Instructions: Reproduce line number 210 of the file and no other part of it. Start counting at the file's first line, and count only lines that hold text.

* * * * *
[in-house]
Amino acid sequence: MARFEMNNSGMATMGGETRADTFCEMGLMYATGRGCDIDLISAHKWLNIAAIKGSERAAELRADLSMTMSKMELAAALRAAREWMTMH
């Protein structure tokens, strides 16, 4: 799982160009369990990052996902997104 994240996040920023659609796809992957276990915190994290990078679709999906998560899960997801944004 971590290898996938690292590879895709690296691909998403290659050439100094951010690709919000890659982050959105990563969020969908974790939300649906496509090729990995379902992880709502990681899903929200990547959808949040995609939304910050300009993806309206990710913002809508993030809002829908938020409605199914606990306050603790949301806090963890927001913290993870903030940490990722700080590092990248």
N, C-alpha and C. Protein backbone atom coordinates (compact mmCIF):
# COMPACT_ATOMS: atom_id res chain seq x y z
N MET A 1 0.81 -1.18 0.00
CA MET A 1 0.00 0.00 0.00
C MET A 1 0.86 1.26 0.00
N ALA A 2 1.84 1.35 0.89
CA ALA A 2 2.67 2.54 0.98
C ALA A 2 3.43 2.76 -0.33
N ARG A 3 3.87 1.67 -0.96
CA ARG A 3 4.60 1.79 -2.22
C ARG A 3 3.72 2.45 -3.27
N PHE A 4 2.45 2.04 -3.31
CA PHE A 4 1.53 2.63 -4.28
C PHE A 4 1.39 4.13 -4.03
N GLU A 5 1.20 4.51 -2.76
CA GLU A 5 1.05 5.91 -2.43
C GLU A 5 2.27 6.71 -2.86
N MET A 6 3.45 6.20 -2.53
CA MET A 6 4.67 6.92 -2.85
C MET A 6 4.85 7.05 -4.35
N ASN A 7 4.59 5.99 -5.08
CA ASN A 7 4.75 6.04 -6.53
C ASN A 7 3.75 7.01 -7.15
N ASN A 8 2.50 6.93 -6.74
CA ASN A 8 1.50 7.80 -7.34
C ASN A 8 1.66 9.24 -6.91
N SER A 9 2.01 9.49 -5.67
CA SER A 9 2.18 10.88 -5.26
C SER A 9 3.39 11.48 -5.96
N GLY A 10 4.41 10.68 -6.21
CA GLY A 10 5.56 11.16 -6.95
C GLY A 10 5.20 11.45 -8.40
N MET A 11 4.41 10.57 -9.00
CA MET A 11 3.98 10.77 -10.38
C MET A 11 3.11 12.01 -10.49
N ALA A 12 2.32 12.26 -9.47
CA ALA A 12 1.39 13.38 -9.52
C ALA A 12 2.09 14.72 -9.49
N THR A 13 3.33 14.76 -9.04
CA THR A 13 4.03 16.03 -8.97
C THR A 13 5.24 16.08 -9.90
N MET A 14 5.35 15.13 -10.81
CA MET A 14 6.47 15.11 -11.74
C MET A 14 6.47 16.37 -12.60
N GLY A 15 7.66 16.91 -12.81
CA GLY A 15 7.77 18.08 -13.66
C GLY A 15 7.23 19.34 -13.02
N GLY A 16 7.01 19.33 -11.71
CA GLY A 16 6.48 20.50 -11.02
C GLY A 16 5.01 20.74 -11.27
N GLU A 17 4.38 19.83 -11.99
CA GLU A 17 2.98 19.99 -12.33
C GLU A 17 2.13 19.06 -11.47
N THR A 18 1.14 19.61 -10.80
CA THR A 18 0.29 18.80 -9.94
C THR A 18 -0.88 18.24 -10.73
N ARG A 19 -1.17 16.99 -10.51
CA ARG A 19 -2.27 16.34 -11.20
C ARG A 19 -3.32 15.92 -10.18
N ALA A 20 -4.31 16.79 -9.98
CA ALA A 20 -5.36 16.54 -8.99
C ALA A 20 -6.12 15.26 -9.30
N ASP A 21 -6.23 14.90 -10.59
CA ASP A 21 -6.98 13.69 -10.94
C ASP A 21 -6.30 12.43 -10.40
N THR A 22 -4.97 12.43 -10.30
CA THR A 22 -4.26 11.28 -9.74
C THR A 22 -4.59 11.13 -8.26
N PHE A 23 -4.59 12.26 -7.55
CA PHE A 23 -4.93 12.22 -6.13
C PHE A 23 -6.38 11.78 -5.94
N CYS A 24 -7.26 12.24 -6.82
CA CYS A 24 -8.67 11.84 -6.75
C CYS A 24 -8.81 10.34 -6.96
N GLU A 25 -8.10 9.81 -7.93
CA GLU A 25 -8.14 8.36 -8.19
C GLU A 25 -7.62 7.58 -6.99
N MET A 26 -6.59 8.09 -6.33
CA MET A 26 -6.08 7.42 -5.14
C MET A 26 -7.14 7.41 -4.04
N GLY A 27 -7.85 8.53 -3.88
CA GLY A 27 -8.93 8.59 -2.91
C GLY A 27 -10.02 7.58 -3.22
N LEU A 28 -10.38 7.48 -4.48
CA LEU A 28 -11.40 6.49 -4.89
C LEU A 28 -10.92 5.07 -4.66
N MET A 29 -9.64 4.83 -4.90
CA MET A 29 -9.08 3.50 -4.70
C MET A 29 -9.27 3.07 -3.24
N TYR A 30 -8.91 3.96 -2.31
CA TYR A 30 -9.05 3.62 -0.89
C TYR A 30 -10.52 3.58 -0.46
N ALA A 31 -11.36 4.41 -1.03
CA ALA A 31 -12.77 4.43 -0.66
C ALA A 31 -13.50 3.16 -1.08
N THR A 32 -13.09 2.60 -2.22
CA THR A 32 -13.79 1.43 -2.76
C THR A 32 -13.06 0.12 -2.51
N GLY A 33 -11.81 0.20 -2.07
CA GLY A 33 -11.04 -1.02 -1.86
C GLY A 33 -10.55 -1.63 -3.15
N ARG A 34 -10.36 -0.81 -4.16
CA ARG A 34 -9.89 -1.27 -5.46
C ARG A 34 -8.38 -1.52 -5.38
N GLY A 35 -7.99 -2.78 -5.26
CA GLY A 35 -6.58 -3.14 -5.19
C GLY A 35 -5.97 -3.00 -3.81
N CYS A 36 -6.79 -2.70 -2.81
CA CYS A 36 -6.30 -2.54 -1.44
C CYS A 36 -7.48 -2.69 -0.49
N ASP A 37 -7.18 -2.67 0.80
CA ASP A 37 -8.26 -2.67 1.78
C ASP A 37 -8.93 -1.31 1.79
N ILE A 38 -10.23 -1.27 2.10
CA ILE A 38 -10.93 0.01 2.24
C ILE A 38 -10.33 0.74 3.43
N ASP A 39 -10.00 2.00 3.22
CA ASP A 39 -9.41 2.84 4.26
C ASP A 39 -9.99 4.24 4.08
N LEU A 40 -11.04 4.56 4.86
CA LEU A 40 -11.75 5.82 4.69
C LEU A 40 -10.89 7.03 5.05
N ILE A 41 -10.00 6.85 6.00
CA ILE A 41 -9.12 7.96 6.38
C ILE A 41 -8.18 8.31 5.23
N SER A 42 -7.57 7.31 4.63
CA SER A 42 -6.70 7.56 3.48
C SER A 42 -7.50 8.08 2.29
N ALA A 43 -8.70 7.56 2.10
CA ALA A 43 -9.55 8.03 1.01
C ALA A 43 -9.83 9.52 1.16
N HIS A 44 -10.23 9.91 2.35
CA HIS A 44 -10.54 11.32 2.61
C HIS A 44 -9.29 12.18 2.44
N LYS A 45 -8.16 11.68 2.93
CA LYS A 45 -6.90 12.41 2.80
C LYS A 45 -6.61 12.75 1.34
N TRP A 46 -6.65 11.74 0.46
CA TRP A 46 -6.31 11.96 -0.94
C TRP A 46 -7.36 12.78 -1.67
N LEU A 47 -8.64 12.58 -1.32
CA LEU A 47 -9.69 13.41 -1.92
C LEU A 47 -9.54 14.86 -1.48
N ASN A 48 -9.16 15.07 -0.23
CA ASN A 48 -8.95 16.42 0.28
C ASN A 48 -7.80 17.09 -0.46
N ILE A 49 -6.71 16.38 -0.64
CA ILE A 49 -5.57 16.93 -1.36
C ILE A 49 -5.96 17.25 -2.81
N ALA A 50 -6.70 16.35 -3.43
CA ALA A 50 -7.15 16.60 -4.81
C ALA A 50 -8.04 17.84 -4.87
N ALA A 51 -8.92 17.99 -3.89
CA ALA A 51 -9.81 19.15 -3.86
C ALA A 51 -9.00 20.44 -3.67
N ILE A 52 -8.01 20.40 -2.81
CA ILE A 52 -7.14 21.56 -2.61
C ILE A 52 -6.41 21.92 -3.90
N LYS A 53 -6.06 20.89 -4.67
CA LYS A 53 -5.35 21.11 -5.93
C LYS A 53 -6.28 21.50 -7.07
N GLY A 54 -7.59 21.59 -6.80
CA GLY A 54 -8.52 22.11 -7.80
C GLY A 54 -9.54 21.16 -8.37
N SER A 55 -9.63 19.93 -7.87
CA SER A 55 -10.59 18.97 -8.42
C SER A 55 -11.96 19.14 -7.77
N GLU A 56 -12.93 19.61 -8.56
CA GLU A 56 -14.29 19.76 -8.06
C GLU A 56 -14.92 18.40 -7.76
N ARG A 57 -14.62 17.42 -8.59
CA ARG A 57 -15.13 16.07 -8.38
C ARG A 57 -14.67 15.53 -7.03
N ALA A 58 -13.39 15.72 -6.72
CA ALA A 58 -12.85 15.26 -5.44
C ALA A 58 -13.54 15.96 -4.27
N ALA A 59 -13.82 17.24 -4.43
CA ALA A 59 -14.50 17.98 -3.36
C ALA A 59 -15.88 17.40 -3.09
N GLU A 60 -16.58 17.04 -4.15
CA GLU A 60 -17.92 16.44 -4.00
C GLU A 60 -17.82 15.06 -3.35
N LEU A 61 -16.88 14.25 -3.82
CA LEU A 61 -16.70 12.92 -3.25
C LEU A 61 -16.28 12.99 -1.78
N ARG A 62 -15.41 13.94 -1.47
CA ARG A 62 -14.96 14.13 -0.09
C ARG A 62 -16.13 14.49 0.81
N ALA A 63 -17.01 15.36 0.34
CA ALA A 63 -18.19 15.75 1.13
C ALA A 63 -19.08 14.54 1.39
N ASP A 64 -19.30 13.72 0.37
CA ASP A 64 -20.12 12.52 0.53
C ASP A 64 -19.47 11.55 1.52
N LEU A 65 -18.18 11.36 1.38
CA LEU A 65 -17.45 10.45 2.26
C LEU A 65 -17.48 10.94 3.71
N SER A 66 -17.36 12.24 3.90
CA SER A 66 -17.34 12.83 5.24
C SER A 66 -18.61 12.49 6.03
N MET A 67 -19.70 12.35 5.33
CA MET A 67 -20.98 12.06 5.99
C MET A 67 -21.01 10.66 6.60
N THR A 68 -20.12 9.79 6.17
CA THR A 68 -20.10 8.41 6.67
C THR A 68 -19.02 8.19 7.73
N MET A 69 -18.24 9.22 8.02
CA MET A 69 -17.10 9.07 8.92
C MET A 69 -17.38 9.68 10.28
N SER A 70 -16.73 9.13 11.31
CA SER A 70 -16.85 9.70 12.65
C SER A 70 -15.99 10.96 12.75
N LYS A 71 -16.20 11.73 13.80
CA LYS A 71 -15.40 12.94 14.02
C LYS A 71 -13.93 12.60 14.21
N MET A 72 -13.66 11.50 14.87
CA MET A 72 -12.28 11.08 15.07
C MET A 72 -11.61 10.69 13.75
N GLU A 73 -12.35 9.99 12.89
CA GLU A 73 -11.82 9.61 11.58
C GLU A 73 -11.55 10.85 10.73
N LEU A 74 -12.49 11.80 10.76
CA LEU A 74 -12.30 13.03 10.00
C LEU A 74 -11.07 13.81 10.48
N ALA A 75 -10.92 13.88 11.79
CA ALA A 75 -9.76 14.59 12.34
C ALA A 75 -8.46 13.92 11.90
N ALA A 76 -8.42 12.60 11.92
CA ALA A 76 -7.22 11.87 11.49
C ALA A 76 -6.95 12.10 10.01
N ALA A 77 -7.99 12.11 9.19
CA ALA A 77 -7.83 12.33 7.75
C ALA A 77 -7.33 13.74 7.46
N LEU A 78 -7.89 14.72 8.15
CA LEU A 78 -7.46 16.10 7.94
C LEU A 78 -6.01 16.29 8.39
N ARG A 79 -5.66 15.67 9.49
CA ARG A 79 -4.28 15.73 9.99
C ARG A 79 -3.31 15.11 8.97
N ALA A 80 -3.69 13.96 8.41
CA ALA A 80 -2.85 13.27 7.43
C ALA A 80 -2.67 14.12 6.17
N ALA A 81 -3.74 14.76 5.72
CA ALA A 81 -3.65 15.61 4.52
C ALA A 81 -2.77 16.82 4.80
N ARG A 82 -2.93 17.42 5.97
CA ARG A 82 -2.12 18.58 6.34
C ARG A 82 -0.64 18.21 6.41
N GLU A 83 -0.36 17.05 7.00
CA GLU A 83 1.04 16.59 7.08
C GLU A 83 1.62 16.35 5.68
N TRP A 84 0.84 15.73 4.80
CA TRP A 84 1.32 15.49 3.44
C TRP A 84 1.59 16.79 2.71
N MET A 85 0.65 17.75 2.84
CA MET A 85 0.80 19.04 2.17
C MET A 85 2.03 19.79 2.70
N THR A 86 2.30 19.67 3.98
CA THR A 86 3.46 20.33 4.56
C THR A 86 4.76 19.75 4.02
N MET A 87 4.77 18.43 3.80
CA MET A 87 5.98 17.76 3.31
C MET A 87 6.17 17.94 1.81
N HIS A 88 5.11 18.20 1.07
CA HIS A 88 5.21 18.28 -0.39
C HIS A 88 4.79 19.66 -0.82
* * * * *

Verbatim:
N MET A 69 -18.24 9.22 8.02